Efforts to maintain a healthy work-life balance do not always include maintaining balanced nutrition. A healthy diet often falls through the cracks of daily life and is overshadowed by the convenience of fast food and restaurant delivery options.
According to the Dietary Guidelines for Americans information resource, the average American diet has an excessive amount of salt and refined grains, and calories from solid fats and added sugars. And a National Health and Nutrition Examination survey revealed that one in three adults, and one in six children between the ages of 2 and 19, are overweight.
Long-term solutions for a healthy diet require a sustainable plan that many quick-fixes and fads do not offer, and misconceptions over healthy body-types often promote poor eating habits.
Nutritionist Rukhsana Shanbhag has been practicing in Winter Park for more than 21 years and has experience in diabetes treatment and education. Shanbhag is also a practitioner of functional medicine – a means of addressing the root causes of chronic disease and restoring health through personalized treatment.
In this edition of Healthy Discourse, Shanbhag answers the question: What are common misconceptions about nutrition?
There’s a lot of emphasis on whatever the going trend is, such as keto or a high carb/low-fat diet, but one size doesn’t fit all. The mistake people make is going with a trend or thinking, “if I eat less, I will lose weight.” Or they take pills, which only work as long as you take them. Then you’re back to square one.
The human body is very adaptive; simply lowering your caloric intake will not lead to weight loss. If you eat very little, your thyroid gland will shut down to reduce your metabolic rate. On the other hand, the notion that eating a number of small meals will help with weight loss is not true either. Your body keeps producing insulin, which helps use the sugars you ingest and stores the rest. Some snacks are good, and some of my patients choose fast foods. So, I let them know which fast foods are most beneficial for them. It is important to pay attention to what you put on your plate and base your eating on your level of activity.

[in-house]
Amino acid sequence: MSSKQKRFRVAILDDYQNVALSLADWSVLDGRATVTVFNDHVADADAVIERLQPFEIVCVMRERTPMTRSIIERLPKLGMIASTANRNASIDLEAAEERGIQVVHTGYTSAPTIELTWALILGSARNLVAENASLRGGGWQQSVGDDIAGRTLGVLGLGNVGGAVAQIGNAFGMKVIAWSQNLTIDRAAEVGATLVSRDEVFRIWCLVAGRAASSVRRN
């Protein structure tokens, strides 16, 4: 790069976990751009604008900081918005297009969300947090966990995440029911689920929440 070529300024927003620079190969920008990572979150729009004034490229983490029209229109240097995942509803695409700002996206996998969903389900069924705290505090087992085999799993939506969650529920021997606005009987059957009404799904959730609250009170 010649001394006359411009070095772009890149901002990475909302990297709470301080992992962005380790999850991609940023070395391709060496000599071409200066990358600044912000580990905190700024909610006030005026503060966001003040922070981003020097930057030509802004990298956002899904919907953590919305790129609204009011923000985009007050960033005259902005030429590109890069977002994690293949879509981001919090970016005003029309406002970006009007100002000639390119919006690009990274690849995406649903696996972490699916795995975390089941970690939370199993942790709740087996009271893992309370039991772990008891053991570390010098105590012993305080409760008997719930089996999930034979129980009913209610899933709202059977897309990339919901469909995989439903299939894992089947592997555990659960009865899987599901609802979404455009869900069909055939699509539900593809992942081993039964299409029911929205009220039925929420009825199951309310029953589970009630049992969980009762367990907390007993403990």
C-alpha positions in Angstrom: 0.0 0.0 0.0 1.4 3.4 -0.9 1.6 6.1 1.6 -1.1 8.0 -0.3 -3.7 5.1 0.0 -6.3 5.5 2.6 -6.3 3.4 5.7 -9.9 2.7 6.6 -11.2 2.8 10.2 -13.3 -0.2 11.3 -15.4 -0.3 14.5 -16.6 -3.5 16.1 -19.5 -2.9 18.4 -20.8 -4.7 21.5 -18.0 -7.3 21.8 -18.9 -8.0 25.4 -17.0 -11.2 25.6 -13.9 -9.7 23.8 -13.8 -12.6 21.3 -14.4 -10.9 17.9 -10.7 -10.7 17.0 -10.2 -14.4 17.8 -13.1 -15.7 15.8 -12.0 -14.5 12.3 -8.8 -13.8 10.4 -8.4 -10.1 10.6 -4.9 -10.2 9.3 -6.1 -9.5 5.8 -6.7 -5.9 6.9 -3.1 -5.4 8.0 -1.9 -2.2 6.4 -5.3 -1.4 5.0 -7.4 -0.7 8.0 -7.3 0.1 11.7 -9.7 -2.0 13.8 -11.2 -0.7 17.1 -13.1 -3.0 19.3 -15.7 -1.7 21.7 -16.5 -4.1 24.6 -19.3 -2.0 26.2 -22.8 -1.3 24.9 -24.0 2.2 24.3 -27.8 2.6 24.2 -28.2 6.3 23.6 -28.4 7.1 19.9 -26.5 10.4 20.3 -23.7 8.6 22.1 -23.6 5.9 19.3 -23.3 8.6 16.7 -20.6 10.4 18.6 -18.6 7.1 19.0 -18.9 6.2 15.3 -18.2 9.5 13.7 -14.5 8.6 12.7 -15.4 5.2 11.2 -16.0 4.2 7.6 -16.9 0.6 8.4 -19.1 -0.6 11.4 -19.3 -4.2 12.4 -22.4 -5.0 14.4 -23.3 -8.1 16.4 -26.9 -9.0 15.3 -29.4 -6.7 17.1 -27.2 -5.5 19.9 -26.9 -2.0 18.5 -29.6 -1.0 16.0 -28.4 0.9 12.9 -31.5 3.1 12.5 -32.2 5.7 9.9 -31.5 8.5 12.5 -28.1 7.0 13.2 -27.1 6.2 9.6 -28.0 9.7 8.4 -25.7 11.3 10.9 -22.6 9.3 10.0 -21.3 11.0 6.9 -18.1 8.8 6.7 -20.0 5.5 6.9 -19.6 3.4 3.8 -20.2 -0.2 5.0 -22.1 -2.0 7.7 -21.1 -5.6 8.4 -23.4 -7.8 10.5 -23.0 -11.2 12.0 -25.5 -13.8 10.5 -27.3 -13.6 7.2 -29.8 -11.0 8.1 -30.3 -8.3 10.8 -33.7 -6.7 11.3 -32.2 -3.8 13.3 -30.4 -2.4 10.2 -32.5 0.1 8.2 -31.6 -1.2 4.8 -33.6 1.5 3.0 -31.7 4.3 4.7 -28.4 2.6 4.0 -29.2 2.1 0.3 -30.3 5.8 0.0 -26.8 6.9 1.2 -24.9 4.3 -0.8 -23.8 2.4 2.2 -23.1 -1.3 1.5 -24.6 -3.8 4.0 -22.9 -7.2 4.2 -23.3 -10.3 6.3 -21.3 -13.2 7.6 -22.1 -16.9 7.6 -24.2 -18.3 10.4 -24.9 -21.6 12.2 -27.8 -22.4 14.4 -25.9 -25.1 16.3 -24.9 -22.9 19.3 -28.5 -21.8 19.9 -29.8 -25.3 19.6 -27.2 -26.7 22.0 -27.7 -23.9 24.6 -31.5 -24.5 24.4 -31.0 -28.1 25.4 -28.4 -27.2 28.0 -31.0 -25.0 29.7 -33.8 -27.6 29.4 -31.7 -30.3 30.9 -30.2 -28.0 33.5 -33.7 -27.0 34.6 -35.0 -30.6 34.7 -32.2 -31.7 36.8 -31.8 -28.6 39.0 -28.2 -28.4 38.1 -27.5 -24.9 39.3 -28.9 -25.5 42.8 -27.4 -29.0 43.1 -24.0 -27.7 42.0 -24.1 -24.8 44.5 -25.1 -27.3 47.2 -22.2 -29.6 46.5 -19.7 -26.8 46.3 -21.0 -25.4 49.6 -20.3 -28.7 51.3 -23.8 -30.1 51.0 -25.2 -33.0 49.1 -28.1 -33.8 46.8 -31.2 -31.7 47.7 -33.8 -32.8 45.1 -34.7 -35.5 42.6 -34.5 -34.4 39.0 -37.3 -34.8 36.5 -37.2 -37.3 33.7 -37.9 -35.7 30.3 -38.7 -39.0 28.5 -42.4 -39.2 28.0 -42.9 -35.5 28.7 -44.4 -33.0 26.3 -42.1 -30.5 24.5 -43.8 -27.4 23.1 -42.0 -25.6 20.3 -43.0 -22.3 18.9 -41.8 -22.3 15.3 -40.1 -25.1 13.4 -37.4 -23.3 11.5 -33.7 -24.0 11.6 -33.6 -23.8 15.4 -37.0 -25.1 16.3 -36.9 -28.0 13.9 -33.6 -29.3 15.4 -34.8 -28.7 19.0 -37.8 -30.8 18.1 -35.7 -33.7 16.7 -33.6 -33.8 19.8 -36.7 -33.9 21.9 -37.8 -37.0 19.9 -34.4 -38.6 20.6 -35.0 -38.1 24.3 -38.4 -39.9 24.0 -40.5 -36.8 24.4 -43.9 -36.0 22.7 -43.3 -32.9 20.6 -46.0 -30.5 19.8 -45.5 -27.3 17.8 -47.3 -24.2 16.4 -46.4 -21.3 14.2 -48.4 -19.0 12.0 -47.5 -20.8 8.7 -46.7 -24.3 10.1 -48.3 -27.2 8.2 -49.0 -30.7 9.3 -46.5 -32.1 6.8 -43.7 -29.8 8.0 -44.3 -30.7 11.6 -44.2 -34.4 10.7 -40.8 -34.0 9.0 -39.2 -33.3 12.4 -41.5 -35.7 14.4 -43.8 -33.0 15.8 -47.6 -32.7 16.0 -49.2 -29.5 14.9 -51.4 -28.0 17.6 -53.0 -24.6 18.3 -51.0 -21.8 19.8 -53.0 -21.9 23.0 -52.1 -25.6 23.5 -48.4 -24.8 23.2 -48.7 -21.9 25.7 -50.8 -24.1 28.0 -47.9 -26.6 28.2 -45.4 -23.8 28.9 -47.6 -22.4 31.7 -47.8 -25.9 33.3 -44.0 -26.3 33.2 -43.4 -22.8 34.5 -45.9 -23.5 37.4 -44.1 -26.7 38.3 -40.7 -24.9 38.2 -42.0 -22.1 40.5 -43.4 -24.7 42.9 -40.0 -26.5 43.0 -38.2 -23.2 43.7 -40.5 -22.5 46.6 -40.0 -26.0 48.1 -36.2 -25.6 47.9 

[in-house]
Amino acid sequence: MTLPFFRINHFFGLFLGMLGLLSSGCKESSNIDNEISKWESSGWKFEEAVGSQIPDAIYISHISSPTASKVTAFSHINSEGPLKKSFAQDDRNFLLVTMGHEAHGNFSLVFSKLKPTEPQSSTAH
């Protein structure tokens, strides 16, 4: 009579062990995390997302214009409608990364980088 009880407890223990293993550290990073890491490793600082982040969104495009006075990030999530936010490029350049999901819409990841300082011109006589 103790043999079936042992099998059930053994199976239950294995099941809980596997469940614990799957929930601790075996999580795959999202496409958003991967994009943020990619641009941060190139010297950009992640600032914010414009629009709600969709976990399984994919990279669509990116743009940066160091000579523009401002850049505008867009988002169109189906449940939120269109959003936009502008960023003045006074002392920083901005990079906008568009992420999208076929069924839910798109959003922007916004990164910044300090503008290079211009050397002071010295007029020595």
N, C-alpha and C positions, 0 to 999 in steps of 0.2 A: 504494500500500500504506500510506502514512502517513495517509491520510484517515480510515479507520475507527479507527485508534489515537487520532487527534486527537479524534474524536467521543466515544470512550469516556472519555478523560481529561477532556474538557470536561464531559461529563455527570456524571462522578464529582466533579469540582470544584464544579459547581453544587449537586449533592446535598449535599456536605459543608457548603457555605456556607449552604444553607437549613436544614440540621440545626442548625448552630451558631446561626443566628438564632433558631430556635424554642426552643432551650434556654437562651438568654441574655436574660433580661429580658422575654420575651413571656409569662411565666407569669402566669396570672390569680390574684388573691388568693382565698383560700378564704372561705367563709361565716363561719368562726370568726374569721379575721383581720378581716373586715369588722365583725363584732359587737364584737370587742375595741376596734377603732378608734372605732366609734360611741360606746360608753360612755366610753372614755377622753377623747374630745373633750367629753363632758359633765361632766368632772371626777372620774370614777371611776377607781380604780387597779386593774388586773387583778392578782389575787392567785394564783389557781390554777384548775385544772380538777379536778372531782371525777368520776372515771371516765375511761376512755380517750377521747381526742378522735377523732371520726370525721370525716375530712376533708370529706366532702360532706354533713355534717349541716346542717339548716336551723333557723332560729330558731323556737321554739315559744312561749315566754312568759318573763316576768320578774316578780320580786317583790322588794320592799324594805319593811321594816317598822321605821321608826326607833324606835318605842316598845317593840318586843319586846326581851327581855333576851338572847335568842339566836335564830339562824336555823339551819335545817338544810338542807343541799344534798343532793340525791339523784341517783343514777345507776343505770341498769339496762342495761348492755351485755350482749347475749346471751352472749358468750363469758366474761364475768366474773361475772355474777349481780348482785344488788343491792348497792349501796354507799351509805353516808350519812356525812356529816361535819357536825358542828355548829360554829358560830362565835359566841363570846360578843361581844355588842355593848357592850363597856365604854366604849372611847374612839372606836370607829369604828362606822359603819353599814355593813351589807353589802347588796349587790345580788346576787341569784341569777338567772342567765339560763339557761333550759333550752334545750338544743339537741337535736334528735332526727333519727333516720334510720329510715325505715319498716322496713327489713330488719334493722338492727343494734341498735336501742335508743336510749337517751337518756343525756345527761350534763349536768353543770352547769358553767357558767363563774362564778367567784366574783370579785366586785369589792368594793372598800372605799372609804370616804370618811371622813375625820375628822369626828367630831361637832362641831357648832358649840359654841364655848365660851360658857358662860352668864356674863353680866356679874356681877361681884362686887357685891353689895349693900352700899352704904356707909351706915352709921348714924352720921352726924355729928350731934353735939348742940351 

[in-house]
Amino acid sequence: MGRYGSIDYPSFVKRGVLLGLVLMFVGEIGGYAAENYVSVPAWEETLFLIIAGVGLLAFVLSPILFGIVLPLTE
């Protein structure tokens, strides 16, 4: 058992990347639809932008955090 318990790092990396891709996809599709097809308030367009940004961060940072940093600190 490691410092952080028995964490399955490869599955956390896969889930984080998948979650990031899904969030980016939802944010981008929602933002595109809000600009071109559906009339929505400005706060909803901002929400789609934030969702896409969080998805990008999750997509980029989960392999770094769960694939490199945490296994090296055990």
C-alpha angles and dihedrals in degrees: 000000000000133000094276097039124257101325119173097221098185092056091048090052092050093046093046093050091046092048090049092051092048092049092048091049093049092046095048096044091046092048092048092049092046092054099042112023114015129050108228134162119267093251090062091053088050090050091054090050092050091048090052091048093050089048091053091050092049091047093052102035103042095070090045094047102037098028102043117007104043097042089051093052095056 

You need to eat when you are hungry, not at a time of day when you think you should be eating. If you eat by the clock, you’re not really addressing whether you’re hungry or not. When kids go to school, they have to eat at a certain time. Some are hungry at breakfast and others aren’t hungry until eleven o’clock. Some people get hungry before dinner time, but they wait. And if you eat too late, how does that affect your sleep? Again, one size does not fit all, and everybody’s appetite varies from day to day.
I also don’t recommend having a lot of fluid with your meals because you will dilute your digestive enzymes. It is better to drink lots of fluids between meals, but they should be non-caloric. Juices and any kind of sodas are not something I recommend, but mineral waters are good. If you want something fizzy, you can flavor them with berries or lemon juice.
Sometimes we confuse real hunger with other issues. We eat because we are stressed, or when we are trying to fix an emotion. You must separate your mental health from your eating habits. The analogy I use is that, if you injure your thumb, you’re not going to bandage your toe. I have patients make a list of five-minute interruptions they can follow to find out whether they need food, or just a simple distraction. It could be cleaning out a drawer, or deep breathing, or taking a walk – and if you’re still hungry after that, it is true hunger.
The success I have had is a result of my patients being very curious. They ask questions and do their own research outside of our discussions. People need to be excited about this kind of lifestyle change, and not see it as a punishment. Focus on how it will benefit you and what you will learn about yourself.
The Healthy Discourse series focuses on physical, mental, financial, and professional health. Winter Park-based experts offer advice and insight through a brief conversation inspired by one question. If there is a topic you would like to suggest for Healthy Discourse, please email firstname.lastname@example.org.